Even if he goes to Mass he will watch the televised Mass which is filmed up in Casper. He keeps me posted on which priest is saying the tv Mass each month. And he even tells me which priests give the best homilies. That is a secret I must now take to the grave. While he can’t do much physically, his mind is forever focused on trying to take care of my mom.

I can’t judge the state of dad’s soul but I see there is a gentleness and a sense of peace that wasn’t there before. If he is not yet a saint, it seems to me that he is very close. “Saintly” is now a word that comes to mind when I think of him. Obviously, that makes me happy for him. But it also gives me hope.

While I can’t presume that God is going to allow my own path to sanctity to go on for 83 years, I do see how God’s mercy has allowed for time in my dad’s case. I do see how God took the smallest acts of piety on my dad’s part, like kneeling down in prayer every night, to bring him closer to holiness. It gives me hope. I am sure if you thought about it, there are parents or grandparents or friends in your life who God has been sanctifying right before your eyes.

So I think, when we experience those times where we feel like we are just going through the motions, we have to trust that even then, God is shaping us in some mysterious way. We don’t want to presume that we have lots of time, but it’s good to remember that God does have time. He has all of eternity. And even if we can’t see progress, God does see it. So don’t give up. Don’t be scandalized by your own sins. God is not surprised by them. He knows perfectly well the evil we are all capable of. So don’t be scandalized by your sins, repent of them.

In the end, it doesn’t matter how many times you fall down. What matters is that you get back up one more time.

Most importantly, do not allow your struggles to cause you to give up thinking about heaven. Do you still think about heaven? Do you allow yourself the time to dream about what it will be like?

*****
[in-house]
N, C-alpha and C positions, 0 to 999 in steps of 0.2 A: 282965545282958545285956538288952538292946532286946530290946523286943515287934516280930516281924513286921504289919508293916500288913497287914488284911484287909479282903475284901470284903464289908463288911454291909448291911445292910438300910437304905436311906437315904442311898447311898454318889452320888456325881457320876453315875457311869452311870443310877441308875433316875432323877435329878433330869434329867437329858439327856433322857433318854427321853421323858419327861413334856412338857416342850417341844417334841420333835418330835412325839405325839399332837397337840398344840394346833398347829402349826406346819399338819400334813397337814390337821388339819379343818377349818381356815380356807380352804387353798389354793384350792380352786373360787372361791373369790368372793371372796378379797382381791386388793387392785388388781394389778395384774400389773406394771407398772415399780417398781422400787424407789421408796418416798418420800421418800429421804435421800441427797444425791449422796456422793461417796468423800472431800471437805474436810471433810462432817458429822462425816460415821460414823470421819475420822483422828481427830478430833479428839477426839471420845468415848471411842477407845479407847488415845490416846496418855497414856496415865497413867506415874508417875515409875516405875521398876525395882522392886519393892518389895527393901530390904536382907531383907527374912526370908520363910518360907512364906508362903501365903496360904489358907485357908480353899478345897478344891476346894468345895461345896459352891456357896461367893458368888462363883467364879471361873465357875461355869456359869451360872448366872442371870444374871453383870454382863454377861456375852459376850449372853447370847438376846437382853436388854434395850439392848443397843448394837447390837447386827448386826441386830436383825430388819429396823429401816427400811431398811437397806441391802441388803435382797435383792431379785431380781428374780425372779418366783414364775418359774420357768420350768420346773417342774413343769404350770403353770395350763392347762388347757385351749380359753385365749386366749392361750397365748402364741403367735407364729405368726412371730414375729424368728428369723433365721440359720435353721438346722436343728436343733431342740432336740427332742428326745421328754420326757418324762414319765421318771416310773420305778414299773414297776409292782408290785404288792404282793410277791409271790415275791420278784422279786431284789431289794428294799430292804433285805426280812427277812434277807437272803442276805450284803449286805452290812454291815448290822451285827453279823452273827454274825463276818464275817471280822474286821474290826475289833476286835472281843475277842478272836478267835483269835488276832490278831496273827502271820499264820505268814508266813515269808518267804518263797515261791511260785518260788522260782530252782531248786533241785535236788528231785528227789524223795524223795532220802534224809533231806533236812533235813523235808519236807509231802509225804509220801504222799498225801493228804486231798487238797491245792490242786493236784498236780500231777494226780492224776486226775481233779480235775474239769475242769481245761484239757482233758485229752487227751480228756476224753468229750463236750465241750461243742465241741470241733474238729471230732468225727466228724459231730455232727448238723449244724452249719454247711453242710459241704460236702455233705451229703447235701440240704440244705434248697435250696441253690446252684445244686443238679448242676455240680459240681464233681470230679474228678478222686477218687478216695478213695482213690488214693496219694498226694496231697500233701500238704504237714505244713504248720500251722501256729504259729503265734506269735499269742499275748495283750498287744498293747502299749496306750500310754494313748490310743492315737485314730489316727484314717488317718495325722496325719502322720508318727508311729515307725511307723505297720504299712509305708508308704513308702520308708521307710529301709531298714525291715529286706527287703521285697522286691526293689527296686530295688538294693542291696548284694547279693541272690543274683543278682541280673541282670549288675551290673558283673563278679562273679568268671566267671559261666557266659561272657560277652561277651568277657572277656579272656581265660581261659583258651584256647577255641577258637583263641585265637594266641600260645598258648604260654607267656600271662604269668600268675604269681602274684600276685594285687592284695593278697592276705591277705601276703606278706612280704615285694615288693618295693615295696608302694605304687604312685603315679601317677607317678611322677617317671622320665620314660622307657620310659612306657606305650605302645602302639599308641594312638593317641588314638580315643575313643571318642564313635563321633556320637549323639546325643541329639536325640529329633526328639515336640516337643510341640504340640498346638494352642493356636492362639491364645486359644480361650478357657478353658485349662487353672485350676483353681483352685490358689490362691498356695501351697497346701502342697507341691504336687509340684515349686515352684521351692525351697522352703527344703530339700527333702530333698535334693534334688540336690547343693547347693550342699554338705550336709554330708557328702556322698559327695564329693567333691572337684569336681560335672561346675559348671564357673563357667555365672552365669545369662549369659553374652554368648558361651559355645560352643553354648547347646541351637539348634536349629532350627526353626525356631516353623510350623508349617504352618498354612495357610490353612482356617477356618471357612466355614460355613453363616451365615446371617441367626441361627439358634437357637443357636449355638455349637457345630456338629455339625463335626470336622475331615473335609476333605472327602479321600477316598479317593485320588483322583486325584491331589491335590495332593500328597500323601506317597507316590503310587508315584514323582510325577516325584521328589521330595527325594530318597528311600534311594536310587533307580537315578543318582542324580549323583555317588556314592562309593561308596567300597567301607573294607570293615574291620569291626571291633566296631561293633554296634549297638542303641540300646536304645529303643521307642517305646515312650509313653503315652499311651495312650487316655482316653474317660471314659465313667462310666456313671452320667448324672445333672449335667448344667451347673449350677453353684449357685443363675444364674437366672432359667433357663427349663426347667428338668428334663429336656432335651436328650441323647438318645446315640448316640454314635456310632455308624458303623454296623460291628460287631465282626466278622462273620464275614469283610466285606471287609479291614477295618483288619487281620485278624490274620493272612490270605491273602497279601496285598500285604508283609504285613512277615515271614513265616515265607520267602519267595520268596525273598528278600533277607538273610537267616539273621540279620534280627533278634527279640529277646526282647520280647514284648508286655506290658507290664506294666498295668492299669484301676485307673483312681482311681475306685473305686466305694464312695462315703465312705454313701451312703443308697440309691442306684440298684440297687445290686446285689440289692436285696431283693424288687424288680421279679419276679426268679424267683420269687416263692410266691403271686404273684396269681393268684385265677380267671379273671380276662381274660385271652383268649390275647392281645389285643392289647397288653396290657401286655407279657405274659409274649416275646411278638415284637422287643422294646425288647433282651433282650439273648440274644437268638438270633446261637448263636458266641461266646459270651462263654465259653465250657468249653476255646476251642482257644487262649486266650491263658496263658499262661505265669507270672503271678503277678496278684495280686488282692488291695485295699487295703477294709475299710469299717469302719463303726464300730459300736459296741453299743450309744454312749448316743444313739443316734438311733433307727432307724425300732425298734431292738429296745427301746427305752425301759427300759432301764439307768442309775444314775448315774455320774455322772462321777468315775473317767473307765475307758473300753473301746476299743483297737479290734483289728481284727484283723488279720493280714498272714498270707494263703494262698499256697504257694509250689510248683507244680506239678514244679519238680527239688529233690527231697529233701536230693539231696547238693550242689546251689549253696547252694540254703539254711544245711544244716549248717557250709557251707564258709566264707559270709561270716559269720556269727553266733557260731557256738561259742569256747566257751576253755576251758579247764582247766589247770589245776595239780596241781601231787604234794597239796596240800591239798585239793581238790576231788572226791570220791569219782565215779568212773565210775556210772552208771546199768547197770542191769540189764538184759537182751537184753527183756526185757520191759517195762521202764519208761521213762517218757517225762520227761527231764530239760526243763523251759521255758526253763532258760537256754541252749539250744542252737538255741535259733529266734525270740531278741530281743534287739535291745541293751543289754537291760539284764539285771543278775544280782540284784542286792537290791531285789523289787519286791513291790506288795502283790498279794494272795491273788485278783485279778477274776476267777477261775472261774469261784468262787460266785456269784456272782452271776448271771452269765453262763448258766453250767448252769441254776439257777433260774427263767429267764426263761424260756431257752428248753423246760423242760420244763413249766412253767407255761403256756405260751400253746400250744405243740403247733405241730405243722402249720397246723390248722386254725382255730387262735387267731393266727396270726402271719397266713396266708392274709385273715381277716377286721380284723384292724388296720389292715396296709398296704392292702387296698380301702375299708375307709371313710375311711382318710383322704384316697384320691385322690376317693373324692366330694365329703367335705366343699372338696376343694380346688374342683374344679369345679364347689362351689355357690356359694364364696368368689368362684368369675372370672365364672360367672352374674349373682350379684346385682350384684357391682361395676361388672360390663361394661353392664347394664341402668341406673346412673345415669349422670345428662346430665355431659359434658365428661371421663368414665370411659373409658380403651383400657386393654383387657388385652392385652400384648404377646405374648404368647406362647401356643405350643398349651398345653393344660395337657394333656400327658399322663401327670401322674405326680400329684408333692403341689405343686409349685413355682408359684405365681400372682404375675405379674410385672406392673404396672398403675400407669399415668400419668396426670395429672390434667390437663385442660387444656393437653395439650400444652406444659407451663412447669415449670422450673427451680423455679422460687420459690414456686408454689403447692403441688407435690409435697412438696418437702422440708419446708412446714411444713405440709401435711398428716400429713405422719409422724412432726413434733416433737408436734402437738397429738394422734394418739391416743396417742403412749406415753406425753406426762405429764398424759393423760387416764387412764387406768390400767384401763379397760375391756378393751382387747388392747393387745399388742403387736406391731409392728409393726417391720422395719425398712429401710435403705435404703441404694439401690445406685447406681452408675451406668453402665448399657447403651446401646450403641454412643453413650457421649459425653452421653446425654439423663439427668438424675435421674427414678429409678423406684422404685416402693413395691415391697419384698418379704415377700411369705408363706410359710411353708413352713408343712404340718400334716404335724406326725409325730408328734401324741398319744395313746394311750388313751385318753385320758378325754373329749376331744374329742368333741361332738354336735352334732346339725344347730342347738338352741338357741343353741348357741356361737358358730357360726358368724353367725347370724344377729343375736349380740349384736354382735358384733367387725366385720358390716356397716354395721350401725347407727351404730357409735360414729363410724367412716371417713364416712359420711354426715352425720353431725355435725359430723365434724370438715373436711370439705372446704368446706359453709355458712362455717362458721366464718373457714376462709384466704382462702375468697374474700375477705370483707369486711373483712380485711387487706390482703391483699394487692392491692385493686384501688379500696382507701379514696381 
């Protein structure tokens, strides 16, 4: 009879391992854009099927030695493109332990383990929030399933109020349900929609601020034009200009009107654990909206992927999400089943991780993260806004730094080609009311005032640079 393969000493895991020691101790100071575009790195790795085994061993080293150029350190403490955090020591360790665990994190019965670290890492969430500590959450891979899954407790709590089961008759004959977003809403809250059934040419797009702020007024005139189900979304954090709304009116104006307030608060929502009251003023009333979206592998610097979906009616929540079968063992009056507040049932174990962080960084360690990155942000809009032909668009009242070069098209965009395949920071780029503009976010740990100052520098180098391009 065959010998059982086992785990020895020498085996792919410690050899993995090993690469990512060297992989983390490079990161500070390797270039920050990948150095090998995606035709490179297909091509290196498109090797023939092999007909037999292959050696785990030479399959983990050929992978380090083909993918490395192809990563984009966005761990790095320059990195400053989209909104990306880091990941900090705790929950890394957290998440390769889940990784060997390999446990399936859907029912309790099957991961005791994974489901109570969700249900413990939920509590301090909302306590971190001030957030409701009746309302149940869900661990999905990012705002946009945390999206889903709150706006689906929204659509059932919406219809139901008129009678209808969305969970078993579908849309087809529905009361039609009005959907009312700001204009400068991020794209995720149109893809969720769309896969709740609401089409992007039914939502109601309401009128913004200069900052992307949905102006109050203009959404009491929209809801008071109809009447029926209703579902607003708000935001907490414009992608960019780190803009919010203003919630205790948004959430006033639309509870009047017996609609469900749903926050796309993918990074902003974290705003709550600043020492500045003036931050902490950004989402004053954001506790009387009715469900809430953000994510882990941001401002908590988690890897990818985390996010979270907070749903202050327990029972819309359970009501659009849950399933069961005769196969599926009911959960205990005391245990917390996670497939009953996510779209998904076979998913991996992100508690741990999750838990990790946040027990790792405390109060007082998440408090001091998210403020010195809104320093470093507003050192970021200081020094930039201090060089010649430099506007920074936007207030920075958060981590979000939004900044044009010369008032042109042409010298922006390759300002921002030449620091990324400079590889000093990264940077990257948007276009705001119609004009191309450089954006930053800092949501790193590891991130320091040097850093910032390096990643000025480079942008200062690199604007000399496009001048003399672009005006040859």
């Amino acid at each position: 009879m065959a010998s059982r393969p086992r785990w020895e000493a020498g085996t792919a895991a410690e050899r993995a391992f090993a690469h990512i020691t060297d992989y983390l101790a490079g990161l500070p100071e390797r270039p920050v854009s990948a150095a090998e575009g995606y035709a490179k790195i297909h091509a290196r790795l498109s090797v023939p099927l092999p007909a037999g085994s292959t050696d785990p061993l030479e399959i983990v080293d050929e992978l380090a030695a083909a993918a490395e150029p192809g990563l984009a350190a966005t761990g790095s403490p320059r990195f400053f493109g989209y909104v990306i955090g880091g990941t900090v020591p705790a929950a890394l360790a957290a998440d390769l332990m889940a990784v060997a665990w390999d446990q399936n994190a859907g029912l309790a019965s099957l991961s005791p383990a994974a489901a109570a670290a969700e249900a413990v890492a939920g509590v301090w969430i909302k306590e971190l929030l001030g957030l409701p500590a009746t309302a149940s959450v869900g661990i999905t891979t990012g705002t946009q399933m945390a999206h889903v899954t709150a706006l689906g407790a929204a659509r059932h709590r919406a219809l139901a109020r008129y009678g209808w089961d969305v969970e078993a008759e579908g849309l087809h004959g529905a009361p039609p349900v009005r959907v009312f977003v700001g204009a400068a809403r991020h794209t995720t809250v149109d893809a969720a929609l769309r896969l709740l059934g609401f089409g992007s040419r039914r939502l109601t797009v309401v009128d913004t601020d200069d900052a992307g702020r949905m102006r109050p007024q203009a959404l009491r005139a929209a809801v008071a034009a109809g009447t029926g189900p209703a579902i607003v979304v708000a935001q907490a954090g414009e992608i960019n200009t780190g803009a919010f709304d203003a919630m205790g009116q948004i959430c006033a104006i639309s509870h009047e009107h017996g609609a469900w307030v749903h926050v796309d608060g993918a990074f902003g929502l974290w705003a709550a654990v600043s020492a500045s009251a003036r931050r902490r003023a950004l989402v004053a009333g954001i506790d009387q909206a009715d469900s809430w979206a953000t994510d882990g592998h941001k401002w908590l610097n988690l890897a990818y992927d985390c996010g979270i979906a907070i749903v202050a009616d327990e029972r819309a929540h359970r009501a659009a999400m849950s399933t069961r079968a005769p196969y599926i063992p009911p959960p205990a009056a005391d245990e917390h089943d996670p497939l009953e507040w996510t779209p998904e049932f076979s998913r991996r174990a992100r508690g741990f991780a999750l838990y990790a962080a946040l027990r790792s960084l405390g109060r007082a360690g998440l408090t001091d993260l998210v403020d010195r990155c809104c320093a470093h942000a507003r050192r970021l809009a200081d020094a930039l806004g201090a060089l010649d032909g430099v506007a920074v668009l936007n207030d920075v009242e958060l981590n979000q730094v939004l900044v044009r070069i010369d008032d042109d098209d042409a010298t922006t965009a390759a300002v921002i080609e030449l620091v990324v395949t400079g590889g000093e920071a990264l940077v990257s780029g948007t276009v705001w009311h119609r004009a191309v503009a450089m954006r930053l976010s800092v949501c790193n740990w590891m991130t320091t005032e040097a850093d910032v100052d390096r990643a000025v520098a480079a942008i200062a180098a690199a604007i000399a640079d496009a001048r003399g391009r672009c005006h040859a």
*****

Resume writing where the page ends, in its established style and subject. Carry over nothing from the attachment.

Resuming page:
I think sometimes we don’t allow ourselves to think about heaven because we know we can’t get there. But God knows it to. That is why he sent his only son. When St. Paul calls us to be perfect in holiness and to be preserved blameless, he says “The one who calls you is faithful, and he will also accomplish it.” You see? It’s not all on us thanks be to God!

So if you feel like this Advent is one where you are going through the motions, remember, it is all in anticipation of the gift of Christ who is leading us to perfection and to the glory of heaven.

So let’s allow ourselves time this week to dream big. Imagine a year of favor from the LORD and a day of vindication by our God. Picture a place where every broken heart will be healed, where captives and prisoners will be set free. A place where there is no more war, or violence, or abuse. Where there is no more cancer or disease, no more addictions. And there will be no more death or mourning, wailing or pain. Every tear will be wiped away, and when we enter heaven’s gate, we will be greeted by lost loved ones.

My brothers and sisters, let us rejoice heartily in the LORD, for he is faithful, and he will also accomplish it.


Protecting the Unborn and the Immigrant: A Uniquely Catholic Perspective

“You formed my inmost being; you knit me in my mother’s womb.”

One of the challenges of engaging our divided culture from a Catholic perspective is realizing that,
at some point, you will likely offend everyone. In a sense, you become an “equal opportunity
offender.” But what standard of measure makes it a Catholic perspective? What distinguishes our
perspective from other ideologies?


Read more…


parable of talents

The Stewardship of Talents

Making Disciples